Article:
The country has emerged as the number one exporter of cashew in–shell for the year 2016.
Ghana raked in $981 million ($981,158,000) as the value of total exports of cashew in 2016.
Ghana controls 43.8% of global in-shell cashew exports
A report posted on the web portal of Ghana Export Promotions Authority (GEPA) said this represents 43.8% of total global exports of cashew in-shell.
Vietnam and India are top destinations for Ghana’s cashew
Major market destinations for Ghana’s cashew in 2016 are Vietnam, where total exports amounted to $533 million, and India, consuming $445 million worth of Ghana cashew.
Although Ghana’s growth rate in Vietnam is remarkable, threats of competition from mainly Tanzania are real, the report said.
Ghana’s sub-regional competitors
Sub-regional competitors in Vietnam include Burkina Faso – $27.3 million; Nigeria – $24.8 million; Benin – $26.3 million; La Cote d’Ivoire – $340,737; Guinea Bissau – $209,390; and Senegal – $1.6 million.
Ghana’s main competitors outside ECOWAS
Ghana’s main competitors outside ECOWAS include Tanzania ($333,766) and Indonesia ($100,261) in 2016.
Vietnam became a major market destination for Ghana’s cashew in 2016, with an average growth rate of about +168% between 2012 and 2016.
The report noted that over the last decade, Ghana’s cashew has principally been exported to India.
President Akufo-Addo launches 10-year Cashew Development Plan
Last month, President Nana Akufo-Addo launched the 10-year Cashew Development Plan, aimed at diversifying Ghanaian agriculture.
He said as part of the plan to boost the production of cashew, the Rural Development Department of the Ministry of Local Government and Rural Development, together with the Ministry of Food and Agriculture, are spearheading the initial production of seedlings for the cultivation of cashew in the country.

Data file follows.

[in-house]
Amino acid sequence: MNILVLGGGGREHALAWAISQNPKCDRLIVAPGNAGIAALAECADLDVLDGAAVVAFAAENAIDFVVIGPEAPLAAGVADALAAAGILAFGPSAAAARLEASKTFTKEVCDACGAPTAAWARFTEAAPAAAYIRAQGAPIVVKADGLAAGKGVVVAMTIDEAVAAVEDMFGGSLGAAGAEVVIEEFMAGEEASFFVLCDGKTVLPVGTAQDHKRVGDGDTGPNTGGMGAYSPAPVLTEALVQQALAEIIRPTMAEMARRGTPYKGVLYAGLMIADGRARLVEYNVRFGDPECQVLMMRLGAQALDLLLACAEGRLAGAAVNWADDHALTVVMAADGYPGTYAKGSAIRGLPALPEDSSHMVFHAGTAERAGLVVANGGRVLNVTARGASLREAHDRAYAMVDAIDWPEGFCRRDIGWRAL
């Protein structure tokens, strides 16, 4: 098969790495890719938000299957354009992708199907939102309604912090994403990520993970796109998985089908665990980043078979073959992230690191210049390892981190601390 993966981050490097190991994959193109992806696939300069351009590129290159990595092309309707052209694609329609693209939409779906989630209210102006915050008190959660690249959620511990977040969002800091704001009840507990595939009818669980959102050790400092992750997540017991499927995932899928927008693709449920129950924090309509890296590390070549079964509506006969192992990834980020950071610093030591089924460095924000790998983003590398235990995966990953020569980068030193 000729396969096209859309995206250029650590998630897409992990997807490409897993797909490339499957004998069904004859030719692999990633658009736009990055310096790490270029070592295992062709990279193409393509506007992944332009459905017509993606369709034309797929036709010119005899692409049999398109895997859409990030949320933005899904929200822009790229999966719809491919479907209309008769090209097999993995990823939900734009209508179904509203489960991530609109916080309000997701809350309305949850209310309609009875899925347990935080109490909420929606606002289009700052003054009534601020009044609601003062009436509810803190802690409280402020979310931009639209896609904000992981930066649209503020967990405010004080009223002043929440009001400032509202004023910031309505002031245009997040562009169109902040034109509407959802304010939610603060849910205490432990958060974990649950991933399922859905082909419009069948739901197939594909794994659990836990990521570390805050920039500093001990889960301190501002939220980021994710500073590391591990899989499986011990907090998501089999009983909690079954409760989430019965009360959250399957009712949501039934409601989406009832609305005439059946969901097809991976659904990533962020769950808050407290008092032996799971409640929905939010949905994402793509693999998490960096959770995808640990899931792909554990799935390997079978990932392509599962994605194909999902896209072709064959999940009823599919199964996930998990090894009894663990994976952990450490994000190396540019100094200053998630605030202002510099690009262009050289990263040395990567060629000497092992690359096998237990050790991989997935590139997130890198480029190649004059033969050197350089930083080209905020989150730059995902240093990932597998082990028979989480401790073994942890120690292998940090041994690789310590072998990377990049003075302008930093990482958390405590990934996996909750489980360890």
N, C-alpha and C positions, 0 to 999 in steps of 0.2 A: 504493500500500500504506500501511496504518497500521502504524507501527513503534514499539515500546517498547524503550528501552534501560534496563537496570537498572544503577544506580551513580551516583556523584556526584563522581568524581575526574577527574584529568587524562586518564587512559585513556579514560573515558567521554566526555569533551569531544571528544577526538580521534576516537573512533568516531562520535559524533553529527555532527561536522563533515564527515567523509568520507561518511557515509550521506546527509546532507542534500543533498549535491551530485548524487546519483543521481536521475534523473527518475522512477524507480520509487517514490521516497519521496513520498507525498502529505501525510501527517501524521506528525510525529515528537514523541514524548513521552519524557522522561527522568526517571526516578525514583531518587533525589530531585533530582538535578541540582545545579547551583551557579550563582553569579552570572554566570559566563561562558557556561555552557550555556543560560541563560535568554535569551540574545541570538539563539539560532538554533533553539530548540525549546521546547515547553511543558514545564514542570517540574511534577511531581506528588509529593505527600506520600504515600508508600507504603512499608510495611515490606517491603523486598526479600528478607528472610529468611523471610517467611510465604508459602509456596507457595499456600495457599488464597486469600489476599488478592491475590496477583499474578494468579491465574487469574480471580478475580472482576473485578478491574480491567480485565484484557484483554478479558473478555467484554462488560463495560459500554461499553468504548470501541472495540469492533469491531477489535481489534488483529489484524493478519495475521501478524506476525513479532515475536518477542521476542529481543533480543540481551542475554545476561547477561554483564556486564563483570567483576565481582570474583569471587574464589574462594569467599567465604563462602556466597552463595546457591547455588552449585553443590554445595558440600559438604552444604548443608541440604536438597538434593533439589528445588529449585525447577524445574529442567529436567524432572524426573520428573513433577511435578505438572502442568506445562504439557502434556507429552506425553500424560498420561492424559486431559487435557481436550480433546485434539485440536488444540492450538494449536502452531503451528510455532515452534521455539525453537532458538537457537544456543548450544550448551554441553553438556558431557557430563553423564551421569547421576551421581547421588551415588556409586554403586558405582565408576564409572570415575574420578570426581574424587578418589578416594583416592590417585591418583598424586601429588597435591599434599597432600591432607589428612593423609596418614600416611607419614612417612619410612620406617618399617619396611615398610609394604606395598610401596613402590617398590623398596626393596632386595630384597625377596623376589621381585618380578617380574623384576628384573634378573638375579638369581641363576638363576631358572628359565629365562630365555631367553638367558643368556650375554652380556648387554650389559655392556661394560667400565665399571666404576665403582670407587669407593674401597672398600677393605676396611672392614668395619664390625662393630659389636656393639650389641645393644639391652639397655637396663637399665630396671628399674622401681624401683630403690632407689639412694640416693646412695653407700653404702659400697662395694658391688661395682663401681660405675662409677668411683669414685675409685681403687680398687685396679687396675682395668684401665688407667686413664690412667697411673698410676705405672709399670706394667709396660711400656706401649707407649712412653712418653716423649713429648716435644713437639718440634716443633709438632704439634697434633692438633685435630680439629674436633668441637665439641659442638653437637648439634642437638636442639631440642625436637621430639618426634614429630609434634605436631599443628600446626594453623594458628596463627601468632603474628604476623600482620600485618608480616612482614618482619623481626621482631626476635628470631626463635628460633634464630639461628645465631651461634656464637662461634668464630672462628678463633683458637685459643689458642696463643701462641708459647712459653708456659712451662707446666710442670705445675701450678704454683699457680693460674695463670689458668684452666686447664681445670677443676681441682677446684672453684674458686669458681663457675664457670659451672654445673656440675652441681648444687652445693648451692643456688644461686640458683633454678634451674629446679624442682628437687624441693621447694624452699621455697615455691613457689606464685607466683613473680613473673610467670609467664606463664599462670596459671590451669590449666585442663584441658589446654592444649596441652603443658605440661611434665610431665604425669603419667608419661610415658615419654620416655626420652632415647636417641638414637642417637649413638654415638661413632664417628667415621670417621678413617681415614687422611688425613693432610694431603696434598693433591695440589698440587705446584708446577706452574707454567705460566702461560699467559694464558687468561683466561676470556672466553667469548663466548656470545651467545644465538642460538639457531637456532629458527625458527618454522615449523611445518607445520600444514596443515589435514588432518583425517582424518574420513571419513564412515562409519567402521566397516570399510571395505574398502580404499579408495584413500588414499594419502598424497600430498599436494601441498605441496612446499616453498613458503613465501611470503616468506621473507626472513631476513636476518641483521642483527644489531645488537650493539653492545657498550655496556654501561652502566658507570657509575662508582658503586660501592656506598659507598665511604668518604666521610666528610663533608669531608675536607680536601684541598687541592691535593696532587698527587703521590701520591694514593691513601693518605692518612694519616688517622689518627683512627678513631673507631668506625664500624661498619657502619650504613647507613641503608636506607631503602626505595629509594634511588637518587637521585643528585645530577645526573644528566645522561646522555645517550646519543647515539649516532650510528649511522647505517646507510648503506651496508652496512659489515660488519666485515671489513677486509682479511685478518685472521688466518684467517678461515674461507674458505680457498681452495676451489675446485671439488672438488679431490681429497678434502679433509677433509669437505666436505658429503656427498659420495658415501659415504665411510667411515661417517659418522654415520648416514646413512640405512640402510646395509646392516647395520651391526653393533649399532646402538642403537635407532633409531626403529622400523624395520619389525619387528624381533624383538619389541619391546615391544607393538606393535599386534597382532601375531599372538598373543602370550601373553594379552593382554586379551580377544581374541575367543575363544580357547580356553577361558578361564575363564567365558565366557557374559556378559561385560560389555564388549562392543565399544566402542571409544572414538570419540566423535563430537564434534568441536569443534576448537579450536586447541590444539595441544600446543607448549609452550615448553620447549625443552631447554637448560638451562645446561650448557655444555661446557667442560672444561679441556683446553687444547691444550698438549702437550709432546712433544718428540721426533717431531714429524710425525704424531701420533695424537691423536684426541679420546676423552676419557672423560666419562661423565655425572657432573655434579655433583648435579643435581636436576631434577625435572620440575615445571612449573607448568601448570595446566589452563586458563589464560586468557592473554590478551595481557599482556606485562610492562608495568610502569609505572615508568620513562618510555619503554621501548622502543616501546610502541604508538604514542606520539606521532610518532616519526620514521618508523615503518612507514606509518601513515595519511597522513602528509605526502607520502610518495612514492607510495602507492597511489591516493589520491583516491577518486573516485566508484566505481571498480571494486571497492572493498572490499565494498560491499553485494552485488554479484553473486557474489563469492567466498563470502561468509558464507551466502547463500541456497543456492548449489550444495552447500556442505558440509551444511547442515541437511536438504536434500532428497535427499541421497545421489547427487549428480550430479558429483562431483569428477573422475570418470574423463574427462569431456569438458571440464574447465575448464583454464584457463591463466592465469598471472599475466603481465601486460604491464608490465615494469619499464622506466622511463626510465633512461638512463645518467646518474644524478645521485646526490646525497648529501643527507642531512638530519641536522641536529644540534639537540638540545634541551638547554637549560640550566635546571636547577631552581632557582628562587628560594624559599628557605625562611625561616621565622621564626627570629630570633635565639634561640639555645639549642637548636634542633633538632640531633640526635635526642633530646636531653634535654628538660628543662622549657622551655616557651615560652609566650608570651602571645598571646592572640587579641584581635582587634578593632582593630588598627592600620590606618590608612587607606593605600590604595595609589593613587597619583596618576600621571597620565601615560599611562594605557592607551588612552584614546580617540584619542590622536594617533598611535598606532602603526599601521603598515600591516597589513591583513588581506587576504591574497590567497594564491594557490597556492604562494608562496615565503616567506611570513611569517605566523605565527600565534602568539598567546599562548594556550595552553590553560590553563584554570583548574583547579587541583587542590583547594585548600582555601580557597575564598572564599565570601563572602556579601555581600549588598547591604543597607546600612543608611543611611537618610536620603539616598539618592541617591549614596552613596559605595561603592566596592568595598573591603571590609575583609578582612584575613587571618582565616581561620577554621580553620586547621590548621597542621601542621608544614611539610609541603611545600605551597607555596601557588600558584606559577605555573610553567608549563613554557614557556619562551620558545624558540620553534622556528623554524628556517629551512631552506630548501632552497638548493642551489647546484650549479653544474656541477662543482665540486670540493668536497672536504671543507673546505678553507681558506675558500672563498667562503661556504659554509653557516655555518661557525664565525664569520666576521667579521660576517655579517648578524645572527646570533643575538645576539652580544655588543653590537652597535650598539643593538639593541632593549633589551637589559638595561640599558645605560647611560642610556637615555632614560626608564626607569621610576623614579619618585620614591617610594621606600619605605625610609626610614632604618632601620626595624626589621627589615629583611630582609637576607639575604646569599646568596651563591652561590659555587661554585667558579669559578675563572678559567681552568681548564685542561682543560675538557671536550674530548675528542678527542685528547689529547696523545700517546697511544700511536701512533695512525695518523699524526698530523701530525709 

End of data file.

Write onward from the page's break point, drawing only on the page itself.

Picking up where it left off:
Mass spraying of cashew farms
Towards the improvement of the country’s current yield, he said, the Ghana Export Promotion Authority commissioned a cashew mass spraying exercise in Wenchi, involving the provision of GH¢1.6 million for the spraying of some 30,000 hectares of cashew plantation.
Production to increase by 30%
This is expected to increase cashew production for this crop year by some 30%.
Ghana continues to lead the way in high yields of 800kg/hectares as against the international benchmark of 1500kg/hectares.
These initiatives, the President added, form an integral part of the Cashew Development Plan, with the plan seeking to improve research methods, introduce appropriate production and processing technologies, as well as develop marketing strategies, amongst others, along the value chain.
He, therefore, urged the Ministry of Food and Agriculture and the Ghana Export Promotion Authority to incorporate, in this plan, policies and interventions that would create additional businesses and job opportunities in the areas of storage, transport, and packaging of cashew, which will ensure that our cashew farmers earn higher incomes.
President Akufo-Addo reiterated the commitment of his government to follow through fully on the implementation of this plan, in addition to other programmes, to propel the growth of the cashew industry.
Local processors bemoan lack of raw cashew
Meanwhile, lack of access to cashew nut by local processors has been identified as a major challenge in the cashew industry in Ghana.
Less than 10% of raw cashew processed in Ghana
Though the country has processing capacity to match production, less than 10% of its production is processed locally.
Only 10% of African raw cashew nuts is processed (shelled) locally.
The vast majority is exported in-shell to some of the world’s main hubs for cashew shelling in India and Vietnam.
Farmers export raw cashew to make better money
The farmers prefer to export to make more money as they claim the price offered by local processors is low, compared to what the international market offers.
The situation is said to be undermining the potential of the industry to transform the local economy through creation of thousands of jobs along the value chain.
13 Local cashew processing companies in Ghana